Wednesday, 17 November 2021

Watching the worms wriggle


There used to be an advert for a large insurance company which claimed that they would never make a drama out of a crisis. It would be a piece of good advice for the current government, whose leader seems reluctant to let any crisis go past without turning it into a long drawn-out drama, largely because of a lack of attention to detail and a strange belief, which persists in the face of all experience to the contrary, that quick action (or, even better, a quick verbal promise of future action), the consequences of which have not even been considered momentarily, will make the crisis go away. He thought that the Paterson issue would go away once he instructed his MPs to do what the editor of the Telegraph told him to do, and he thought that he could kill the ‘second jobs’ issue by introducing a partial ban. The problem, as ever, is that neither was given much thought beyond the expected headlines.

One of the results today is not just that different ministers are giving different responses as to what the new policy means, but some ministers are even managing to contradict themselves. This morning, apparently, the International Trade Secretary told Times Radio that MPs should be able to work 8-10 hours a week and told BBC Breakfast that 10 or 15 hours a week was reasonable, before going on the BBC Today Programme to suggest a figure of 10 to 20 hours per week. Maybe they should just have stuck to asking her to state the length of a piece of string. The problem with the government’s approach is that every ‘quick answer’ which they come up with merely opens the door to more questions. And the detail just hasn’t been thought through.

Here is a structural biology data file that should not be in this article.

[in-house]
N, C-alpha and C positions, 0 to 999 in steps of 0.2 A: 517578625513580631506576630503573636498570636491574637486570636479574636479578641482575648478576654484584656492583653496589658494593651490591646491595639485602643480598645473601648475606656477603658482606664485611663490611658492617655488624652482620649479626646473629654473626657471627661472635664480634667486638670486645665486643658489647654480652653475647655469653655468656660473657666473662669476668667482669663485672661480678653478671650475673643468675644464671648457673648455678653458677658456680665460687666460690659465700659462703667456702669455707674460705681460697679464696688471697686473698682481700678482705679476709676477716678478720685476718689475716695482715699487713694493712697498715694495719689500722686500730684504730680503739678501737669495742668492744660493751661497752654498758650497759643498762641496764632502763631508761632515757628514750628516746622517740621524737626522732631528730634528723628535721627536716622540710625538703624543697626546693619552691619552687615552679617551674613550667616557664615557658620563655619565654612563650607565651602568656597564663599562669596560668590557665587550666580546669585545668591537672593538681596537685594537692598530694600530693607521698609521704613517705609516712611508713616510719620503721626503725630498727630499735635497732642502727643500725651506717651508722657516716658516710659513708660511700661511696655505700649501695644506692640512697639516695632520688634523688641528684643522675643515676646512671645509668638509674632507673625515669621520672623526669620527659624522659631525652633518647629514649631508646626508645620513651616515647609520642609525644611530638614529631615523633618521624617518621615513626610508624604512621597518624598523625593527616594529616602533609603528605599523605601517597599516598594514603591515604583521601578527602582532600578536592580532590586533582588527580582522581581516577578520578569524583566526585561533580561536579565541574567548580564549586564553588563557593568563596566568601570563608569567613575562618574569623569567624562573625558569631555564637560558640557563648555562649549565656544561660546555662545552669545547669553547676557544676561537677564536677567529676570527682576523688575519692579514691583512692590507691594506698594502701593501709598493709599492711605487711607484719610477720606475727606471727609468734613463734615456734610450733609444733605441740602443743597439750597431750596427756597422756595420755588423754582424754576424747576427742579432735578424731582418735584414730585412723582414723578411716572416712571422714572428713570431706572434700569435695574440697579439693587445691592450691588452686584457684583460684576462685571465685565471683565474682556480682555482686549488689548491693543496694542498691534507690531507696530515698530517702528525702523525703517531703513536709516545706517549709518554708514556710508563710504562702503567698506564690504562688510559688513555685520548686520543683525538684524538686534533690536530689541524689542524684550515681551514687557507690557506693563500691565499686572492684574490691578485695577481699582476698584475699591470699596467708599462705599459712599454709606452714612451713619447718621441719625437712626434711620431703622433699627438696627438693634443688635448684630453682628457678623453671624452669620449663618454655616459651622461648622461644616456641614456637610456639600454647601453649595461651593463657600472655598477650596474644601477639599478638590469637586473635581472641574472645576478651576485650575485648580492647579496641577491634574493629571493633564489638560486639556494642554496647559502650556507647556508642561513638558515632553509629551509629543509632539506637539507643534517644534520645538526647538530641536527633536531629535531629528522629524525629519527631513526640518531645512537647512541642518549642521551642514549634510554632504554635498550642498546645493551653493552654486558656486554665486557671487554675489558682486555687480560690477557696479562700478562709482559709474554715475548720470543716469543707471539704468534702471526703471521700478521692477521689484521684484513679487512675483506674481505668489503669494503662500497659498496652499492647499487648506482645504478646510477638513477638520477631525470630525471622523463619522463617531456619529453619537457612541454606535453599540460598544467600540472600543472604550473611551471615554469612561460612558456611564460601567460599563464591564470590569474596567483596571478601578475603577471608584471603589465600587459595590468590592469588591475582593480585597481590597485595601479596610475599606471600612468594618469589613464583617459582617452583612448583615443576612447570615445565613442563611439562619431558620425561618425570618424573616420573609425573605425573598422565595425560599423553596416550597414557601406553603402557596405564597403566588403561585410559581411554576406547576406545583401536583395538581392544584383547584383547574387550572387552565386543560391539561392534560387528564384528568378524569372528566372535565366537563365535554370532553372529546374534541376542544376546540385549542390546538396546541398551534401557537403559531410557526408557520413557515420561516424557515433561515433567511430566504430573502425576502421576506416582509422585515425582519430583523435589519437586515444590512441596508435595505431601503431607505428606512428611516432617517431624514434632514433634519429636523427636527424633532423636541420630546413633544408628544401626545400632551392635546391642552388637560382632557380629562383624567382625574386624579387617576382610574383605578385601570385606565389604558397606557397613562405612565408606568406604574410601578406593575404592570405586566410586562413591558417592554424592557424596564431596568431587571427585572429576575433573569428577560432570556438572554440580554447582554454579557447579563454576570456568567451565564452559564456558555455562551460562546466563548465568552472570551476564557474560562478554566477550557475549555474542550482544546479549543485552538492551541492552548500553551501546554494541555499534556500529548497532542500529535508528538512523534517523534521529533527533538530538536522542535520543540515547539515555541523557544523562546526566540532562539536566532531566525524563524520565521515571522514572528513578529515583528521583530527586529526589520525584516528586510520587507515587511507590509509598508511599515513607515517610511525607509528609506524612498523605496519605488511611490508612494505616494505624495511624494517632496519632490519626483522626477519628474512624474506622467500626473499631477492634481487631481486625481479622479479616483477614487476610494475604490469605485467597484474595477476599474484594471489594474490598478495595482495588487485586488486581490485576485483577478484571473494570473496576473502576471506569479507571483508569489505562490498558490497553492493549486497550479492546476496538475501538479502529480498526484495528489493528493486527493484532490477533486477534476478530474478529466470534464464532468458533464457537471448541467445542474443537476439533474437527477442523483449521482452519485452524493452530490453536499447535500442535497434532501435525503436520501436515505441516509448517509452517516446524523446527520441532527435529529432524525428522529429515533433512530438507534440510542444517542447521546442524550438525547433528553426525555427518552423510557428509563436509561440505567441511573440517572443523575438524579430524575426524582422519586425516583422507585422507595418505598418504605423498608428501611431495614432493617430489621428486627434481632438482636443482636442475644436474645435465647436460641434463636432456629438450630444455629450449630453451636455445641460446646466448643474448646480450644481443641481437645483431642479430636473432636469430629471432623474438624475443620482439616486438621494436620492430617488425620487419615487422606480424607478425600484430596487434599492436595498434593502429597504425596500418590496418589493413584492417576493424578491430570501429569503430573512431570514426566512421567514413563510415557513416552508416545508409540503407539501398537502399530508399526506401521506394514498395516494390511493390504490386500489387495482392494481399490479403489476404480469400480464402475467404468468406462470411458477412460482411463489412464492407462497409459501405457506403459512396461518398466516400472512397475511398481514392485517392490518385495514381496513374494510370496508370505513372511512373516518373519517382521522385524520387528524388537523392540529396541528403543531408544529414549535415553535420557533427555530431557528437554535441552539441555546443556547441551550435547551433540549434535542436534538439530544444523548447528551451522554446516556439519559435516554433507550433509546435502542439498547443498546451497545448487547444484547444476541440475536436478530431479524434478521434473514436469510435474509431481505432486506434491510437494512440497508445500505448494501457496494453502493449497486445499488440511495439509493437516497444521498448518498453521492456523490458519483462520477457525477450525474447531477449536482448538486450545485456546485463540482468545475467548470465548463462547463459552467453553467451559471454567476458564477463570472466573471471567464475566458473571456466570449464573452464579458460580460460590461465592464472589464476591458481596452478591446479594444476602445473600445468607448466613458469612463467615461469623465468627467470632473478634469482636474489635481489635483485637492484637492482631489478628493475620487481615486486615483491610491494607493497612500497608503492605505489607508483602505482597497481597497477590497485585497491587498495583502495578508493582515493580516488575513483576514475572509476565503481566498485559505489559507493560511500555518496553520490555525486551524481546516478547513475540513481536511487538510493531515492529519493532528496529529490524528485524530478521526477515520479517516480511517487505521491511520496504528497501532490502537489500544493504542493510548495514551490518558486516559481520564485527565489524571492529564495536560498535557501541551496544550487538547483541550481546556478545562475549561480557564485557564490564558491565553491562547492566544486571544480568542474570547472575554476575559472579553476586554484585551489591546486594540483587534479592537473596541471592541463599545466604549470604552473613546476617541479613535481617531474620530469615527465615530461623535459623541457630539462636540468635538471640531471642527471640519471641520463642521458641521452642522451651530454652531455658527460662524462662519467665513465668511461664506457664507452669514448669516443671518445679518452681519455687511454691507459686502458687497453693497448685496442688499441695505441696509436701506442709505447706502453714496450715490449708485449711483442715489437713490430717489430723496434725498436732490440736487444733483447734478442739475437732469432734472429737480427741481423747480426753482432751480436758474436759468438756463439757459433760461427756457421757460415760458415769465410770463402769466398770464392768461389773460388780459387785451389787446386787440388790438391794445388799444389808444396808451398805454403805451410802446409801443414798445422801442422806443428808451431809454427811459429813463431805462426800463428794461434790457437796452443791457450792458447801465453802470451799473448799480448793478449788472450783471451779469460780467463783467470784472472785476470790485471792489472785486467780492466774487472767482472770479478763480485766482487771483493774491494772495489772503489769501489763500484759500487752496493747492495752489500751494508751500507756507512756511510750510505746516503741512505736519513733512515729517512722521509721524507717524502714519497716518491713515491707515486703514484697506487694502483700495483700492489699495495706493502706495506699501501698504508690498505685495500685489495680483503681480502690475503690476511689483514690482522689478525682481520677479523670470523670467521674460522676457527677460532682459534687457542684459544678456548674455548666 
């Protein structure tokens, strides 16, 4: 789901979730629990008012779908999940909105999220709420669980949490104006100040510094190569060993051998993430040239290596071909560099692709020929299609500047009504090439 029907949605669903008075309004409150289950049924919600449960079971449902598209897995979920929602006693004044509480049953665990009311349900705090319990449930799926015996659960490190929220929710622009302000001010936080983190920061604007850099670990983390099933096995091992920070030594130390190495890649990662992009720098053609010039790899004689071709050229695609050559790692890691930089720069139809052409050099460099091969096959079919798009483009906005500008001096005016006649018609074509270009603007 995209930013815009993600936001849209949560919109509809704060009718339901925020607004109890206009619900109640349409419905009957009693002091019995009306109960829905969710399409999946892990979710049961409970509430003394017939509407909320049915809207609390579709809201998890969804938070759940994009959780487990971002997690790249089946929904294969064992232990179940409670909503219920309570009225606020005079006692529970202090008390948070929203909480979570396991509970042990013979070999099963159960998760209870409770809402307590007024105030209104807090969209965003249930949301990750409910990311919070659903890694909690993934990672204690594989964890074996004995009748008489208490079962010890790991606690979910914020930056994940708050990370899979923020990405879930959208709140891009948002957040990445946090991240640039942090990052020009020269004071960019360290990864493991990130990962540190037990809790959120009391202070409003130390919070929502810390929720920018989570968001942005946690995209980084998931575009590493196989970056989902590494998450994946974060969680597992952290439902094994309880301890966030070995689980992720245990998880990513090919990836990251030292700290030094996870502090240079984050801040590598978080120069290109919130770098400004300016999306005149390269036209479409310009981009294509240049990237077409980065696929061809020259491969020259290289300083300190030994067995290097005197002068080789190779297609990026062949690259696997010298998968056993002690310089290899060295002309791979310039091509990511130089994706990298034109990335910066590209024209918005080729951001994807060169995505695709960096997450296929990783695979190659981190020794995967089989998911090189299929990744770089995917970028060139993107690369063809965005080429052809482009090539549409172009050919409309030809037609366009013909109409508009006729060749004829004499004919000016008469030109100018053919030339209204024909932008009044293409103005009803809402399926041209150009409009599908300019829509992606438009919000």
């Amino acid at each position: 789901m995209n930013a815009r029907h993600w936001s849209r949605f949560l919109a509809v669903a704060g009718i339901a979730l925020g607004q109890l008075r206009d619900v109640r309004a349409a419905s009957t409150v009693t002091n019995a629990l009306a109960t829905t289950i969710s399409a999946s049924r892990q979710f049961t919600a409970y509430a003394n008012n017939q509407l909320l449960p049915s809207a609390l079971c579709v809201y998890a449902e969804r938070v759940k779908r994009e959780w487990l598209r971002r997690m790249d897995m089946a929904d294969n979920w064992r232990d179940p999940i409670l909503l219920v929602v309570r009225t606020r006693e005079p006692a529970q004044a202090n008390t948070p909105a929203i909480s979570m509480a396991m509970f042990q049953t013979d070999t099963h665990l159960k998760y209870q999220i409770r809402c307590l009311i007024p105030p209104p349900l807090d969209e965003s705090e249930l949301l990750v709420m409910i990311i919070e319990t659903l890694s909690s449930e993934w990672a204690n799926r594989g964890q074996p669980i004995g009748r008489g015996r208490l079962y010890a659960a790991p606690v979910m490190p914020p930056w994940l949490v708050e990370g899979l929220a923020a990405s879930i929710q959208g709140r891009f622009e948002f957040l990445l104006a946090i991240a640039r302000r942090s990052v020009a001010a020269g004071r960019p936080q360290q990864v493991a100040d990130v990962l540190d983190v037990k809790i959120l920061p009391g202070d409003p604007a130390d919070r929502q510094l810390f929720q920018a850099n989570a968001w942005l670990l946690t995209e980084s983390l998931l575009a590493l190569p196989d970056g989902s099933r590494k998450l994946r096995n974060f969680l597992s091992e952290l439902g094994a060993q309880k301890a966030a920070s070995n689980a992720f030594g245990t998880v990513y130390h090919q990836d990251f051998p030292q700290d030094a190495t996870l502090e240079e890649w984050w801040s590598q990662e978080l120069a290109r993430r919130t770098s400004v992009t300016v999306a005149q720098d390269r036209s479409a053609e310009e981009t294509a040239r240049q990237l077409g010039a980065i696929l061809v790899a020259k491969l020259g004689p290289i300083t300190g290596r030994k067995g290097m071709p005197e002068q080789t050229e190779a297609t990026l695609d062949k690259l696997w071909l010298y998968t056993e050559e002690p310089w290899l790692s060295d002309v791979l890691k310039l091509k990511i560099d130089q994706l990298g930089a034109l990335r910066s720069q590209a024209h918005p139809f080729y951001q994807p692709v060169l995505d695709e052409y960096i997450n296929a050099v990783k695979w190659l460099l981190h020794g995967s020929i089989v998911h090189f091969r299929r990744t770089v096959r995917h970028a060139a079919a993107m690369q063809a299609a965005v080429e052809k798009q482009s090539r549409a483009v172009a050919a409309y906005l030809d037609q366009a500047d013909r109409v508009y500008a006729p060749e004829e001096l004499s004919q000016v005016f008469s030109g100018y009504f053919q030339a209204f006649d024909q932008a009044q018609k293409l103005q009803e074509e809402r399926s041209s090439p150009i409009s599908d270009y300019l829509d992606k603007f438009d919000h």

The underlying question, which hasn’t been properly asked as yet, is ‘what are MPs for?’ Over time, the job has developed into something of a mish-mash of different and sometimes conflicting roles. The government has been trying to talk up their role as working for their constituents, and it’s true that most MPs do a lot of casework on behalf of their constituents. Or is it? From observation, most MPs delegate most of that work to their staff. It is often the caseworkers who meet with constituents, do the necessary research and write the letters; an MP with a good and well-run office has to do little more than sign the letters placed in front of him or her. And with the technology to scan signatures into computers, I wonder how many actually do even that. There is an expectation that MPs will show their face at various events in their constituencies, but it is clear that many (particularly in ‘safe’ seats) spend little time on that either.

They do have a role in passing legislation though parliament, but for most of them, that role is limited to turning up and voting the way their party’s whips tell them to vote, and many will not even have read the legislation on which they are voting. They have a theoretical role in holding the executive branch to account, and that’s a role which many of them consider to be important, but faced with an executive which follows the lead of a man who either avoids answering the question or simply lies, it’s not a role at which most of them are, or can ever be, terribly effective. And it is, in any event, more of a role for the opposition members than those on the government benches who are generally encouraged to lob soft questions to ministers rather than challenge them.